Tuesday — “America’s choosing day,” in Walt Whitman’s characterization of the election of 1884 — the nation whispered that it wanted to continue on the Obama path, but shouted that it wanted to do so with a different pace, in a different tone, with a different result.
Now Obama is no longer the man of hope and change, but a scarred and realistic president whose people gave him a second term and a second chance in the hope he might change.
Now Obama — no longer the charmed prophet floating above the political landscape — has a new beginning. But he will have difficulty claiming a mandate, and the animating question of American politics now is what he will do with his new beginning and what he must do to govern with anything approaching effectiveness.
The heavy turnout, perhaps a result of one of the many unintended consequences of the Citizens United decision, is almost certainly an indication of the urgency and intensity Americans feel about the problems that Obama didn’t tackle or solve in his first chance: Slow economic growth. Stubbornly high unemployment. Terrifying consequences of the imminent fiscal cliff, of the unaddressed entitlement crisis, and of the smoldering danger that is apparent in every household but reported in almost no news outlet — insufficient pensions and savings to carry hard-working, middle-class Americans into retirement.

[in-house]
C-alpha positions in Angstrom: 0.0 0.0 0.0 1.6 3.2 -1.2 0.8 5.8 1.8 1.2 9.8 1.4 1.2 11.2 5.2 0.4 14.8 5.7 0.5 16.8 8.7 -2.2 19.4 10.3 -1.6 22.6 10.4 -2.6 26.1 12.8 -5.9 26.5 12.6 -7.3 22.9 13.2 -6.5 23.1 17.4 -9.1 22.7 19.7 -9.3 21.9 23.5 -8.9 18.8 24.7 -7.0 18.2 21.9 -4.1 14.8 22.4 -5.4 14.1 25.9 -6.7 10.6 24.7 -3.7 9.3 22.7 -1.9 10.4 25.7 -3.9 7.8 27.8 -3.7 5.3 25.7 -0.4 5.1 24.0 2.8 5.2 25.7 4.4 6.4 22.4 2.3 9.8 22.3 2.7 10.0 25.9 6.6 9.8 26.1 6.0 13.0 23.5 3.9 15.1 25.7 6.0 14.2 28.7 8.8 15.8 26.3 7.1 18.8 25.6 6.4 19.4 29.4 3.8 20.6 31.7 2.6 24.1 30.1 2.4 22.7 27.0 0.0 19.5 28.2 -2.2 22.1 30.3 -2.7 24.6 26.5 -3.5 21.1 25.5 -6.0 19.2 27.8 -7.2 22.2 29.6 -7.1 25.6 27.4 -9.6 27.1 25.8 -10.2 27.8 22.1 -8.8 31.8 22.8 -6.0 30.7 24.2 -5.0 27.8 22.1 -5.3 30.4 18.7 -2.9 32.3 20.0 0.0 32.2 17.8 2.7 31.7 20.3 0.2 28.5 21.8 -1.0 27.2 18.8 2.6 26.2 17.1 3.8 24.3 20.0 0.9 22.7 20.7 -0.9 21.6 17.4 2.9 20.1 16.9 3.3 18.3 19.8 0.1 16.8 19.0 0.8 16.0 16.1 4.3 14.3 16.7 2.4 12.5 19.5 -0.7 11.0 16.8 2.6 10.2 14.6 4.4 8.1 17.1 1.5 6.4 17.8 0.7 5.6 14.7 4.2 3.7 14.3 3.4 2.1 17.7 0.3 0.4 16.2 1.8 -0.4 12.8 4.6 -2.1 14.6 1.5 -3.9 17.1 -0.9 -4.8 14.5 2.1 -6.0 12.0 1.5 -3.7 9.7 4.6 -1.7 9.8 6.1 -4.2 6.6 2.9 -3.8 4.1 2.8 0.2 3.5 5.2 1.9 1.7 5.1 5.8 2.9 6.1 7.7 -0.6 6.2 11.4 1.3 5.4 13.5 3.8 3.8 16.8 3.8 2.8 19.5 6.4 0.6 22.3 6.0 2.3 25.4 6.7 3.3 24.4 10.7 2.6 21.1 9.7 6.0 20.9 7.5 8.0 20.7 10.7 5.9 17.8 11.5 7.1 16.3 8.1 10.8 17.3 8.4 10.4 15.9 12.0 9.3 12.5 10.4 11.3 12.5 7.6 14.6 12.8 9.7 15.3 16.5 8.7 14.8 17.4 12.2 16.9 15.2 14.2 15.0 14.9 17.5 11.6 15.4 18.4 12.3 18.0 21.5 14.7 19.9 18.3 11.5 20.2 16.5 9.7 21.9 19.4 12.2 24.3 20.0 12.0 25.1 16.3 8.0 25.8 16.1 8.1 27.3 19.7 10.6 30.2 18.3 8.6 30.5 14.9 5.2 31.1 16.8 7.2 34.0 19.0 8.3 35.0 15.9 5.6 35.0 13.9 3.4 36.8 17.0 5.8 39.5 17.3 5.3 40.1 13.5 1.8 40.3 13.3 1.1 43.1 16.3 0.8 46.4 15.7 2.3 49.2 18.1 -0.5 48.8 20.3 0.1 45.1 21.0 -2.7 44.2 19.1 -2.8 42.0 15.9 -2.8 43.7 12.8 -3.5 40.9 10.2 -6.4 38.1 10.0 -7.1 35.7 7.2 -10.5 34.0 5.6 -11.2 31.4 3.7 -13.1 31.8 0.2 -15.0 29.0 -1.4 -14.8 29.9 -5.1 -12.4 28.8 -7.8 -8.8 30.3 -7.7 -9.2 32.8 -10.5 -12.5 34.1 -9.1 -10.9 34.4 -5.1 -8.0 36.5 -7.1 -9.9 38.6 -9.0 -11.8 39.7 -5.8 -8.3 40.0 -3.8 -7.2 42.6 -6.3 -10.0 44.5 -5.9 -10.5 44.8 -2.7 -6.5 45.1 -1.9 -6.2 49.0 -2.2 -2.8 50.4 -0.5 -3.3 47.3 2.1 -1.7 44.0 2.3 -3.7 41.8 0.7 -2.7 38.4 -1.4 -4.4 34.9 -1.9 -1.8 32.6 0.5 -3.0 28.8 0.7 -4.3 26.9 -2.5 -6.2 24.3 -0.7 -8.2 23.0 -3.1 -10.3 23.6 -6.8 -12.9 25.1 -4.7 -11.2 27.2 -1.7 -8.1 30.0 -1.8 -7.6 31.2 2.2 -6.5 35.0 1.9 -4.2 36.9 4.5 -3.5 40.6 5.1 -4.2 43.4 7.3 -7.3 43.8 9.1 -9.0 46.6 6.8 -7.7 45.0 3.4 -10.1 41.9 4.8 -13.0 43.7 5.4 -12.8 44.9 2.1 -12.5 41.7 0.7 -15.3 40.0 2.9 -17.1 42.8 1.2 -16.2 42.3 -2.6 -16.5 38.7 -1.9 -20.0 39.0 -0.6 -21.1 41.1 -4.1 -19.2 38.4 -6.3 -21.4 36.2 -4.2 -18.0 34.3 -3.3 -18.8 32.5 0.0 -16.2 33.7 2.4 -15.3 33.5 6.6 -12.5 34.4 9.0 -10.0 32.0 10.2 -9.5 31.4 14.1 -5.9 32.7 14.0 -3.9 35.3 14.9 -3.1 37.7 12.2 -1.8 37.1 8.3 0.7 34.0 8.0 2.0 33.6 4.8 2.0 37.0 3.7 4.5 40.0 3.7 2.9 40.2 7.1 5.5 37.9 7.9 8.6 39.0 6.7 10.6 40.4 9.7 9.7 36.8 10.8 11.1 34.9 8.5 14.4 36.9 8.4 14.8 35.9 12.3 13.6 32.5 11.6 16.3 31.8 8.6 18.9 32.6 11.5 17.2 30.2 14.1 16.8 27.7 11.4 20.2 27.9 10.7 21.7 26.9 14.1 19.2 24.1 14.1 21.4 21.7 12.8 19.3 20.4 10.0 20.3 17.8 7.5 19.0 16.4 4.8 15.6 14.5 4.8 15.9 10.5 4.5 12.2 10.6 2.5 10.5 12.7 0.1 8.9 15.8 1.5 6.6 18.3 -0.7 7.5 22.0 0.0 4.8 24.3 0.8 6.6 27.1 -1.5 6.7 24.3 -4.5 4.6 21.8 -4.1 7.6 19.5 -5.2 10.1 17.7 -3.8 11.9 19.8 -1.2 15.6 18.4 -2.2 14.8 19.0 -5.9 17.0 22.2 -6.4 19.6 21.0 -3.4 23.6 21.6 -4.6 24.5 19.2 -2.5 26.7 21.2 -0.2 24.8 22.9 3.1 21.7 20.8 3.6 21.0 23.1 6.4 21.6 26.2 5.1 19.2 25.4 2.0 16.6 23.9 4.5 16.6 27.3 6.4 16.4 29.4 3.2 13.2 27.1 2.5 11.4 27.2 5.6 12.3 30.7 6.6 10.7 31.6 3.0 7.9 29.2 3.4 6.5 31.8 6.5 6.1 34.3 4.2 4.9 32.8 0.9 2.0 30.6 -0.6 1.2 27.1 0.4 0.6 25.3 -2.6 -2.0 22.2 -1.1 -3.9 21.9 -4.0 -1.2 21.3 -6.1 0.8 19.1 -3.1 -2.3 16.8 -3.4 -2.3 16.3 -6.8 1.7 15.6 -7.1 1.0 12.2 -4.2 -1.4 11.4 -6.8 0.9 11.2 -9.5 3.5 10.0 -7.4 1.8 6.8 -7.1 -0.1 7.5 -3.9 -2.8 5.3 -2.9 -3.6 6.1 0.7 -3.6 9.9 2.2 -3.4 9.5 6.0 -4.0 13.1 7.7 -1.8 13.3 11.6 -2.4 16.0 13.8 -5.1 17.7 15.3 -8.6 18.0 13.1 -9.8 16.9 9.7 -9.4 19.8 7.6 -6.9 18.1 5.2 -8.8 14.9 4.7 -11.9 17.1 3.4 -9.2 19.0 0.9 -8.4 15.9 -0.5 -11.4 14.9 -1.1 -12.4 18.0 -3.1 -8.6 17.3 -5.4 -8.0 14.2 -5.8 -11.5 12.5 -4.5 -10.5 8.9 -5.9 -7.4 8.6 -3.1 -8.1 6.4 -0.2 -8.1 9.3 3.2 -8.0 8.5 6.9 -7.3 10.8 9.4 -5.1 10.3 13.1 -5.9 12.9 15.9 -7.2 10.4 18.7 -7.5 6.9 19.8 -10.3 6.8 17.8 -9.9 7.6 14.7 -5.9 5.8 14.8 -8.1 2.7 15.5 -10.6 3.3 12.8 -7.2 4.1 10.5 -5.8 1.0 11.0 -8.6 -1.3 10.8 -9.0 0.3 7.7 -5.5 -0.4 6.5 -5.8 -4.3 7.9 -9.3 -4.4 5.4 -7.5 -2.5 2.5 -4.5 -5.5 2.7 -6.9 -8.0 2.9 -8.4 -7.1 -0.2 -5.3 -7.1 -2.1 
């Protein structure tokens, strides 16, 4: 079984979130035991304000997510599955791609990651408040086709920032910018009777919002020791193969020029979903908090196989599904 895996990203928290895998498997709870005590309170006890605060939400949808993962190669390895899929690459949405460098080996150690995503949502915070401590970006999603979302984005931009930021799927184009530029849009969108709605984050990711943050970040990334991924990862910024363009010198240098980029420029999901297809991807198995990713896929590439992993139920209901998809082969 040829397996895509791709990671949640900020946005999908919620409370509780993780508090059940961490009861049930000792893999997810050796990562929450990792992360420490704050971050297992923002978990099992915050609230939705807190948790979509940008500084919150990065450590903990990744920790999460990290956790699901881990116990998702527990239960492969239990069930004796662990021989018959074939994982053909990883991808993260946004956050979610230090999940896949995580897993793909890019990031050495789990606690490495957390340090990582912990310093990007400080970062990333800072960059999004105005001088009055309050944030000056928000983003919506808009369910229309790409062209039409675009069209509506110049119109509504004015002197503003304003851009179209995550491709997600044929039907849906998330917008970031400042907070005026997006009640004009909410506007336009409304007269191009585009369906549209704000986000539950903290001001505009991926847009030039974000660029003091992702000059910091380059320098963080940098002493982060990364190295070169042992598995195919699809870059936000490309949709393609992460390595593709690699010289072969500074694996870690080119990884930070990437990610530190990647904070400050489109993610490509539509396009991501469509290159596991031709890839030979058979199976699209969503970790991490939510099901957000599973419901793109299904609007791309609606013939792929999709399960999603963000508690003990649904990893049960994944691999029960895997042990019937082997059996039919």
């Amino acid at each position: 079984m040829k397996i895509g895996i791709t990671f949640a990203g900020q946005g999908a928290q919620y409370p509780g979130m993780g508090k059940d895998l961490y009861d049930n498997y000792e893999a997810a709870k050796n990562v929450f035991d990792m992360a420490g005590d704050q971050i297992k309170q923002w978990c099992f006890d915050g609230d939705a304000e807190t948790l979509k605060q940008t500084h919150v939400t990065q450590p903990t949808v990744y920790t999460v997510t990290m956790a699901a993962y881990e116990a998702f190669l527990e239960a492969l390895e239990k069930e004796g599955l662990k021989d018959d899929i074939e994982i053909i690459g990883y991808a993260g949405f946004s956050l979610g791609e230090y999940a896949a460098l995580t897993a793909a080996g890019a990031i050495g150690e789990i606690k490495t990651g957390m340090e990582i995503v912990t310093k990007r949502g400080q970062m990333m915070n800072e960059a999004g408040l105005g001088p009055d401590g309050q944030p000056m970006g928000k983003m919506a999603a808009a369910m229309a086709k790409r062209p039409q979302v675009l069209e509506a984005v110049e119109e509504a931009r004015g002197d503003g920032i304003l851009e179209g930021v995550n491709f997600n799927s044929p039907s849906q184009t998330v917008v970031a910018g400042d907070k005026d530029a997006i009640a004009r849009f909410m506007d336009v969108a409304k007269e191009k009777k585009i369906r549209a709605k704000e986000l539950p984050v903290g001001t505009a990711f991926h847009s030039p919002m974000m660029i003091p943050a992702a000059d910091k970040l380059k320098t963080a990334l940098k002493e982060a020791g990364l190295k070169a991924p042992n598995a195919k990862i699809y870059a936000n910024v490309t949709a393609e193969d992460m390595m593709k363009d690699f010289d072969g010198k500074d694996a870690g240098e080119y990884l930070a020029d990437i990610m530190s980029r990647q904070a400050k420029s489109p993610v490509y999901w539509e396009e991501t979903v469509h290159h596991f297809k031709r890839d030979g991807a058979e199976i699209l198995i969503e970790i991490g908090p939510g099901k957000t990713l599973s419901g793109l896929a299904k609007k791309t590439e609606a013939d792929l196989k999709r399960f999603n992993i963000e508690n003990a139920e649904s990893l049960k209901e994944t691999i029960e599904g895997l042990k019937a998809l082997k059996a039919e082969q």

If people were waiting 45 minutes to vote in Richland Township in southwestern Pennsylvania, and as much as twice as long in parts of Virginia, it very likely is because they have waited for years for politicians to address these problems.
Obama’s victory was muted compared with his 2008 triumph.
His supporters will say that this is the natural consequence of both expectations that were deeply unrealistic and of an economic crisis that was alarmingly persistent. But Obama was elected the first time on the jet stream of optimism, and even his strongest admirers concede privately that Obama soared as a candidate but stalled as a president.